It's Aliens. It's Rambo and Arnie; Jean Claude van Damme and Dolph Lundgren in Universal Soldier, minus the splits. It's the gaming version of the flat out action film. It doesn't dwell on metaphysics. You won't find Marcus Fenix crouched a-la Rodin's Thinker, anguished about the time he spent in the brig or the countless lives lost. Fenix doesn't play around. He's got so much testosterone in him that he could have qualified for the 90's Chinese female swim team. His favourite expressions are "sweet" and "nice", usually tied directly to picking up ammo or offing the bad guy Locust horde. He's got just enough character to make him interesting, without detracting from the fact that this story is essentially about slaughtering the alien invaders who have taken over your home.
If Marcus Fenix sounds like a generic game-guy to you, you're on the right track. But Gears of War is done with so much style that Marcus gets elevated from being just an anonymous cipher to a sardonic anti-hero of the classic mould. Epic seem to realise the value of specific excellence. You don't need to make Marcus everyman. That just complicates things. Make him a stripped down macho man who doesn't explain jack. And when your game looks like it's one long CG movie, you get away with it, anyway.
That's right - we all expected Gears of War to look good, but this is just a ridiculously beautiful advertisement for next generation gaming. The only nitpick I could have so far is that the facial detail is perfect, but animation could be more. It's your own fault, Epic - now I want to see cheeks puffing out air, I want more forehead creasing, I want to see sweat cutting rivulets through the grime of combat. This is probably something for the generation beyond this, but apart from this ultra small request, I'm at a loss for how Epic could top this for visual splendour. And while the humanoid models are exquisite, the larger than human monsters are just crazy in size and detail. Try and find a jagged edge or a sketchy texture in this game - I've spent all weekend without any luck. And the visual effects. Good lord. This is how third person games should be played. And for the first time ever, first person shooter fans won't be wishing they could go view through Marcus's eyes. Apart from the screen shaking explosions, bullet marks and fury of battle, the way the camera is managed is simply masterful. Sprinting switches from the already uber-atmospheric standard camera tracking to a crouched, jolting tracking cam that brings to mind footage from embedded journalists on the run in Iraq and terrified camera crews during 9/11. Go into cover and the angles again work for you, rather than against. And just in case you're a bit kooky on the sticks, pressing the Y button allows you to switch vision to the most important thing going on.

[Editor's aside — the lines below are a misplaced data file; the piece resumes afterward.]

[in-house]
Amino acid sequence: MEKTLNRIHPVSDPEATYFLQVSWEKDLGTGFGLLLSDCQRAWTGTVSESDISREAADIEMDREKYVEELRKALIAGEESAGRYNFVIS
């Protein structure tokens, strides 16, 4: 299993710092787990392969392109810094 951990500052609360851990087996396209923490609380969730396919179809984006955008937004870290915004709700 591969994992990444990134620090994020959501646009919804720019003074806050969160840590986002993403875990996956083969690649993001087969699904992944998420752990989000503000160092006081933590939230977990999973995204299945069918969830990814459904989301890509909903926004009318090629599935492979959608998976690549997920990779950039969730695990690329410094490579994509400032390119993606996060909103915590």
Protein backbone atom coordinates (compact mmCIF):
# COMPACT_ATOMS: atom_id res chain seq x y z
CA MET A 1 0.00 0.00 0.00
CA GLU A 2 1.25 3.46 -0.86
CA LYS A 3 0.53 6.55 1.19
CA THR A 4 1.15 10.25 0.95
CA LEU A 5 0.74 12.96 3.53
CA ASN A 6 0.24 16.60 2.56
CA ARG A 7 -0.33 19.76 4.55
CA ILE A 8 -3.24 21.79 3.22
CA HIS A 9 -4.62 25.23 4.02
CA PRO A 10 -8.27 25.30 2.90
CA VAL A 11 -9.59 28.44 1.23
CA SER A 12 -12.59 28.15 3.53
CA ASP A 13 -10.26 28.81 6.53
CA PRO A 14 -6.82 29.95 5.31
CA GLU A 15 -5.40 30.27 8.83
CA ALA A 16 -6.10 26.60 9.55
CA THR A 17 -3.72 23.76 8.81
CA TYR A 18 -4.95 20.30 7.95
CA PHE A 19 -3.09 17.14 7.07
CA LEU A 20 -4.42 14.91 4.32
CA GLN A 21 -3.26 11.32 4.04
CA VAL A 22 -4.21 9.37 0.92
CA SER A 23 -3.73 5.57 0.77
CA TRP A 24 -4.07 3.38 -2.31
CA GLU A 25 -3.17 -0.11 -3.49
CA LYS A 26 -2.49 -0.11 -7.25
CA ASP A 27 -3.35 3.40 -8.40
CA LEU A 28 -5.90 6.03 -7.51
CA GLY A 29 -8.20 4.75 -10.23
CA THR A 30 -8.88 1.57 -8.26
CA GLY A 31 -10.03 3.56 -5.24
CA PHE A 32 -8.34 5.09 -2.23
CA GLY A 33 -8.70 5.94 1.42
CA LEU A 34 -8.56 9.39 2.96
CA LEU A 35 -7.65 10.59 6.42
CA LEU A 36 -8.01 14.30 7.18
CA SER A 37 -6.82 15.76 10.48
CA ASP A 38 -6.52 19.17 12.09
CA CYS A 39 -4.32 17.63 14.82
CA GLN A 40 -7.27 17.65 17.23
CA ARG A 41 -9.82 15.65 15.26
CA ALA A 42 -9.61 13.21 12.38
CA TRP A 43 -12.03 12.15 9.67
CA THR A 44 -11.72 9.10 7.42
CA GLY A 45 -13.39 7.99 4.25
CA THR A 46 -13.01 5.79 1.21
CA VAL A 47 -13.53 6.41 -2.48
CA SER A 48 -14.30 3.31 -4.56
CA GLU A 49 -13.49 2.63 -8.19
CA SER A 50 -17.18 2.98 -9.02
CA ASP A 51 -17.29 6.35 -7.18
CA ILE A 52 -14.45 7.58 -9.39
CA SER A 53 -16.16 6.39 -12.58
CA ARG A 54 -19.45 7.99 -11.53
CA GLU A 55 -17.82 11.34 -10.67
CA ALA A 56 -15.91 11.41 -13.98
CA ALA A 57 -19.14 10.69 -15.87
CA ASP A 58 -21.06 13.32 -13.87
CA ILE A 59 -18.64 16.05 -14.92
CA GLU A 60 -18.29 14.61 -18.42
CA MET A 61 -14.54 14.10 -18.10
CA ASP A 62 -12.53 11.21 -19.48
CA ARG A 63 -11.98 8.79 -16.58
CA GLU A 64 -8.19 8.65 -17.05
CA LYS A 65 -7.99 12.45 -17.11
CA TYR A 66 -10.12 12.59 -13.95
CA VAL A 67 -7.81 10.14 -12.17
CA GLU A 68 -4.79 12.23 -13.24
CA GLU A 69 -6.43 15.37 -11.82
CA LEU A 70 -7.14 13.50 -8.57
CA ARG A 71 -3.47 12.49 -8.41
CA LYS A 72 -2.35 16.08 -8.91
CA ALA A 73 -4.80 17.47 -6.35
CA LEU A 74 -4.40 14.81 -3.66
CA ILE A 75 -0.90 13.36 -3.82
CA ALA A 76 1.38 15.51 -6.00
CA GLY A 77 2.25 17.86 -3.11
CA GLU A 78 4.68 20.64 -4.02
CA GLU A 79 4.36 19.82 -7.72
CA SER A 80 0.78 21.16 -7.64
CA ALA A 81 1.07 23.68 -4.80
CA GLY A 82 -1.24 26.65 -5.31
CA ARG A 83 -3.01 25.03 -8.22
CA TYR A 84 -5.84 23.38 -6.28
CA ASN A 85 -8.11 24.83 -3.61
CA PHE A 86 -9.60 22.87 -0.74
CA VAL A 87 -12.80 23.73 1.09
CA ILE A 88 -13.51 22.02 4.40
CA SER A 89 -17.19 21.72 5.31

But the real star of the show isn't Marcus, it isn't the chopper overflight vehicles - sweet as they are. It's not the awe-inspiring, elevated heartbeat inducing monsters. And it's not the superb, Hollywood-quality effects and camera. The showstopper is the environment. The carnage of Sera, the shattered ruins of a once majestic world is something that's never been realised so fully before. There's so much beauty in this game from an architectural standpoint. Interactivity with it - well, that's another matter which we discuss below. That aside, your playing area has never looked so good. Simply put: this ... game ... looks ... real. There's been nothing out there that even comes close.